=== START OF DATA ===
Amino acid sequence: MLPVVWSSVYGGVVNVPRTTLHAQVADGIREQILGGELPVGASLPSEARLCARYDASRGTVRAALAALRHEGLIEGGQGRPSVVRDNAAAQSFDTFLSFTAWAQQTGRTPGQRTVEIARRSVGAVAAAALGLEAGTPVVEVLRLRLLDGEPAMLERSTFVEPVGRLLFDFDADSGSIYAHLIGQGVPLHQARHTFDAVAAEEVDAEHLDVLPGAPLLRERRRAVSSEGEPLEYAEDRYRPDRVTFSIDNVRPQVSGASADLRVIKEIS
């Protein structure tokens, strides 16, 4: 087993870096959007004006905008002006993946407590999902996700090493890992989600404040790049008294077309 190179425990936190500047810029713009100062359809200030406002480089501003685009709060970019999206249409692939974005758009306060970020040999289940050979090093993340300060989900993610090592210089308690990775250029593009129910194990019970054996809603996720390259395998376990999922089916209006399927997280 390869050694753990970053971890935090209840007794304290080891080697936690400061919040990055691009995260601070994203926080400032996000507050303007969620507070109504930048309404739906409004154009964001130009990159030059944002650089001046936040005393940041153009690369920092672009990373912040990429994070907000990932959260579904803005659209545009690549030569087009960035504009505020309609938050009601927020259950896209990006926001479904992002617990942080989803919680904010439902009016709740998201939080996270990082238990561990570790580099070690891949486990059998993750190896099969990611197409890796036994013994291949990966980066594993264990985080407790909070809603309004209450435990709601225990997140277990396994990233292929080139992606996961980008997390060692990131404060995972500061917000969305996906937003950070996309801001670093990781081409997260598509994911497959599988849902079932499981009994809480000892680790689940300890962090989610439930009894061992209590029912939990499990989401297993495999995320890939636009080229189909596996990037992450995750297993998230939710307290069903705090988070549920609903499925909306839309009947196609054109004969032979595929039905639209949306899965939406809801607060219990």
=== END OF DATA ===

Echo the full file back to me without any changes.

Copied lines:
Amino acid sequence: MLPVVWSSVYGGVVNVPRTTLHAQVADGIREQILGGELPVGASLPSEARLCARYDASRGTVRAALAALRHEGLIEGGQGRPSVVRDNAAAQSFDTFLSFTAWAQQTGRTPGQRTVEIARRSVGAVAAAALGLEAGTPVVEVLRLRLLDGEPAMLERSTFVEPVGRLLFDFDADSGSIYAHLIGQGVPLHQARHTFDAVAAEEVDAEHLDVLPGAPLLRERRRAVSSEGEPLEYAEDRYRPDRVTFSIDNVRPQVSGASADLRVIKEIS
């Protein structure tokens, strides 16, 4: 087993870096959007004006905008002006993946407590999902996700090493890992989600404040790049008294077309 190179425990936190500047810029713009100062359809200030406002480089501003685009709060970019999206249409692939974005758009306060970020040999289940050979090093993340300060989900993610090592210089308690990775250029593009129910194990019970054996809603996720390259395998376990999922089916209006399927997280 390869050694753990970053971890935090209840007794304290080891080697936690400061919040990055691009995260601070994203926080400032996000507050303007969620507070109504930048309404739906409004154009964001130009990159030059944002650089001046936040005393940041153009690369920092672009990373912040990429994070907000990932959260579904803005659209545009690549030569087009960035504009505020309609938050009601927020259950896209990006926001479904992002617990942080989803919680904010439902009016709740998201939080996270990082238990561990570790580099070690891949486990059998993750190896099969990611197409890796036994013994291949990966980066594993264990985080407790909070809603309004209450435990709601225990997140277990396994990233292929080139992606996961980008997390060692990131404060995972500061917000969305996906937003950070996309801001670093990781081409997260598509994911497959599988849902079932499981009994809480000892680790689940300890962090989610439930009894061992209590029912939990499990989401297993495999995320890939636009080229189909596996990037992450995750297993998230939710307290069903705090988070549920609903499925909306839309009947196609054109004969032979595929039905639209949306899965939406809801607060219990």